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Upon Further Review: Controversy mires end of first half between Fire and Revolution

15 September 10:51 am

Upon Further Review: Controversy mires end of first half between Fire and Revolution

By Jeff Crandall

So what happened there? A sequence of three controversial events stacked up to cause much of the Toyota Park crowd to boo referee Ismail Elfath and crew as they went into the interval.

The First:

With the teams locked at 1-1, Patrick Nyarko broke through the New England backline and was thought to have won a penalty just as the clock hit 44:00 after contact with Revolution defender Jose Goncalves at the top of the box.

Elfath waved play on much to the chagrin of players and fans alike but okay, no big deal...

The Second:

Maybe its conjecture but the play seemed to throw Elfath off his game.

He likely would have signaled the amount of stoppage time or communicated via radio headset to fourth official Silviu Petrescu right after that play but with some jeers raining down and the signal to play on, perhaps he forgot? Perhaps the communication wasn’t received on the sidelilne?

Either way the amount of stoppage time was never put up on the board by Petrescu and as a result, never announced in-stadium. It did however make its way into the broadcast though how, I’m still trying to deduce as no official number was ever given.

In the end, we probably won’t know why it didn’t happen as Elfath was asked via pool reporter post-game why the fourth official didn’t raise the board to signal stoppage time.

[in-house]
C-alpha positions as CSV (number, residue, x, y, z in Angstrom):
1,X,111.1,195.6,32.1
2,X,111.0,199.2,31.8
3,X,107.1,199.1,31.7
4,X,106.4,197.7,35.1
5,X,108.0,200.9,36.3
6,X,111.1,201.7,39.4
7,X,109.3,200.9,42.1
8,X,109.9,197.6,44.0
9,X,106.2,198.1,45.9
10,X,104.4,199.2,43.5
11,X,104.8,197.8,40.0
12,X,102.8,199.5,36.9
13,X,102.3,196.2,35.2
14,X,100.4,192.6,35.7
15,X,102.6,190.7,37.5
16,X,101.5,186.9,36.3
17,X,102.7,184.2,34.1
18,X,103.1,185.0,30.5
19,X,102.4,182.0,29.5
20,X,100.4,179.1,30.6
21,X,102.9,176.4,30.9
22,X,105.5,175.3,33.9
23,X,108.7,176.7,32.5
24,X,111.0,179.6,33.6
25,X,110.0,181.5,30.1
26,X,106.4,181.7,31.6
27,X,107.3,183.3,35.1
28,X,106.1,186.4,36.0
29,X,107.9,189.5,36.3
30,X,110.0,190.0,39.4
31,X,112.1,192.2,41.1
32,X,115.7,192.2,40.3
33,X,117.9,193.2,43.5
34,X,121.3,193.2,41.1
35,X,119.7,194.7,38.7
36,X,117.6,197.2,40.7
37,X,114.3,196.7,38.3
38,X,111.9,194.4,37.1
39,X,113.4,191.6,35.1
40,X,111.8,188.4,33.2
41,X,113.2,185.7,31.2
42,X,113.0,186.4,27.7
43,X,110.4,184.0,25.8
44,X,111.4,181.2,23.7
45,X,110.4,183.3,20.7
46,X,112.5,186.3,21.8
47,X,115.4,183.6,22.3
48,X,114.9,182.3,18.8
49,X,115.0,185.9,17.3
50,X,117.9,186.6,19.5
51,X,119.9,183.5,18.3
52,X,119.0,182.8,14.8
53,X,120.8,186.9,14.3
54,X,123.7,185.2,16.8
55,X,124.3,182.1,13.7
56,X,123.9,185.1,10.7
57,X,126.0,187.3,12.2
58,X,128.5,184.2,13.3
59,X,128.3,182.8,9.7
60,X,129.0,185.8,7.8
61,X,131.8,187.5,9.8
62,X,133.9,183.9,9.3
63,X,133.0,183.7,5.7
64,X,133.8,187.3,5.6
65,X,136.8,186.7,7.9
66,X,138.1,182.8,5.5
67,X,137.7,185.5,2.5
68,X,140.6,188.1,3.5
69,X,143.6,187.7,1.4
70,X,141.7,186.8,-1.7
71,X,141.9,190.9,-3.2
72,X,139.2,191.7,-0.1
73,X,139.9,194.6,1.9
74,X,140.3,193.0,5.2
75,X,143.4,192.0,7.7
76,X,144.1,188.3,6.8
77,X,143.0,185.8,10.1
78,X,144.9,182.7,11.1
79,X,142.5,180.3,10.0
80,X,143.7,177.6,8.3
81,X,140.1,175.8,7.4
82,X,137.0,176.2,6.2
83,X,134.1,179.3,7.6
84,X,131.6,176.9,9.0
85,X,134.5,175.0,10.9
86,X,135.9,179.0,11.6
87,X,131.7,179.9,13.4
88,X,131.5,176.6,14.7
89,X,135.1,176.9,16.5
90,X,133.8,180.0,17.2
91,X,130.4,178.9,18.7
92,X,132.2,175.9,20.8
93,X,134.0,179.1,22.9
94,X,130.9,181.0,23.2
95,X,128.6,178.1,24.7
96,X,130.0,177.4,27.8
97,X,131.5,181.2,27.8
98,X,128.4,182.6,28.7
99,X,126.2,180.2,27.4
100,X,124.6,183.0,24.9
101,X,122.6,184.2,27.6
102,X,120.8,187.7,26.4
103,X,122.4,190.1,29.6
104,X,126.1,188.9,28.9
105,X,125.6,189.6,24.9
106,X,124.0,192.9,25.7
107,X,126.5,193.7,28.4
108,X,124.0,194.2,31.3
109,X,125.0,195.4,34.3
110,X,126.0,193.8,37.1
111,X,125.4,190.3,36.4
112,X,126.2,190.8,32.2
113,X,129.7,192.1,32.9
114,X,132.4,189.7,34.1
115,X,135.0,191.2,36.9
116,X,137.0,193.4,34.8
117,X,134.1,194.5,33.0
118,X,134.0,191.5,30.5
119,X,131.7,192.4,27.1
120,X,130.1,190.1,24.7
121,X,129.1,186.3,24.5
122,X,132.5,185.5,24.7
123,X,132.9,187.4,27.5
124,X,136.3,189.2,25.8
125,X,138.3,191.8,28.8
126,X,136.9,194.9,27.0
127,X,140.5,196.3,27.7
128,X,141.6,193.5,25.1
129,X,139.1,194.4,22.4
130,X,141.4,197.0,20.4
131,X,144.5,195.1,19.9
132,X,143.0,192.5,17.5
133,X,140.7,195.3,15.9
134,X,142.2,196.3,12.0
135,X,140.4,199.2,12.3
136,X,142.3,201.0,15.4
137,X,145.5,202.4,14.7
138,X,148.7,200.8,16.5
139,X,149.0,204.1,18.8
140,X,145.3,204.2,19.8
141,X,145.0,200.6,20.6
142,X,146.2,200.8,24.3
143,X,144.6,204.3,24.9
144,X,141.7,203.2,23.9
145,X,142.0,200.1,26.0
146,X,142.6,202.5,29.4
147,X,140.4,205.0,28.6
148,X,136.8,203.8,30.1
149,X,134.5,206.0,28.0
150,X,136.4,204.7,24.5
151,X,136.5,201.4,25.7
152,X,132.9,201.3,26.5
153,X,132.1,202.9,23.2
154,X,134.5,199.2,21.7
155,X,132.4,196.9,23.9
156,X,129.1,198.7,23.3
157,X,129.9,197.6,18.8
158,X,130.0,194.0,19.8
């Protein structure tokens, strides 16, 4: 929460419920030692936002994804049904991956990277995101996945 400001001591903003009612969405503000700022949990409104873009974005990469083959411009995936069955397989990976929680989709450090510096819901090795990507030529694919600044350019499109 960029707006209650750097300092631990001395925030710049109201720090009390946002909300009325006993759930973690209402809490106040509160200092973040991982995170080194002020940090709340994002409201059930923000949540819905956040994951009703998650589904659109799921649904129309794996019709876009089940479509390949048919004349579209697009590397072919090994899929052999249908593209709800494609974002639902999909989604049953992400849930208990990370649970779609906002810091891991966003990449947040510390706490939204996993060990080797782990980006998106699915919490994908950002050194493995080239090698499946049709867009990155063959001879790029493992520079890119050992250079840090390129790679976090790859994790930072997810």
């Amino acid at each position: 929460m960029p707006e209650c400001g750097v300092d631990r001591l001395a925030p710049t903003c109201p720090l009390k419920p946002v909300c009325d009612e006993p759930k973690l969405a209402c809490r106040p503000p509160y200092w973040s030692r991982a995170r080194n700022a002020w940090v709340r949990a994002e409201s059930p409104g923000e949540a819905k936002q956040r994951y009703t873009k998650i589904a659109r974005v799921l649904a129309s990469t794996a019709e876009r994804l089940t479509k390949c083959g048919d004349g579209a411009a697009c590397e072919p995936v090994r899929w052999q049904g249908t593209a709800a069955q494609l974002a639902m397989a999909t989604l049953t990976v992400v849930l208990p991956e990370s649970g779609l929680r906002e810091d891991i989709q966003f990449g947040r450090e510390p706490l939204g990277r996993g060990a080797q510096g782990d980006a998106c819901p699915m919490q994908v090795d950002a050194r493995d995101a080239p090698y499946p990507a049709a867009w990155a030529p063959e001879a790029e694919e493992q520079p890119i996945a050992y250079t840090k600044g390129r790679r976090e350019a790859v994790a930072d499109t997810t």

The somewhat avoidant response was, “The priority of the fourth official is to keep order in the technical area.”

Which seems to suggest Petrescu was too busy dealing with both team's coaching staffs to raise the board during any point of what ended up being three additional minutes of stoppage time. Without directly answering the question though, Elfath continues to leave the incident open for interpretation.

If it’s safe for me to put my editorial hat on: The Pool Reporter system is a definite step forward for the league and Professional Referees Organization but its only as good as the referees being honest enough to  answer the question being asked.

Though there's nothing specific about the raising of the stoppage time signal in the Laws of the Game, the signal is something universally expected at the international and professional level.

Even if there was chaos for three minutes in the technical area (which would be an overstatement), the job of the fourth official is also to inform the players, coaches and those in attendance what that number is.

That didn't occur unfortunately.  

The Third:

With no stoppage time signaled, you could make a case that the half should have ended right when the clock struck 45:00. It didn’t, and in fact saw New England score their second go-ahead goal of the night when Saer Sene received a pass from Dimitry Imbongo and finished past Johnson to make it 2-1.

Should the goal have stood? Upon further review, absolutely not...

Off the goal kick in which Bobby Shuttleworth found Imbongo, the Congolese forward was aided by the use of his hand to settle the ball before spraying towards goal and laying off for Sene.

There’s the old adage that you should play to hear the whistle but looking back on the series of events, it seems the teams should have gone into halftime locked 1-1.

Where do we go from here?

There’s no sour grapes as the Fire overcame the controversy to take a 3-2 win in dramatic fashion at home over New England. The victory sees the team into a playoff position for the first time this season, something unthinkable following the side's 2-7-1 start to the season.

Just as good, the last two games between these two clubs seem to show a revival in the once heated rivalry between the sides.

On to the next one at Columbus.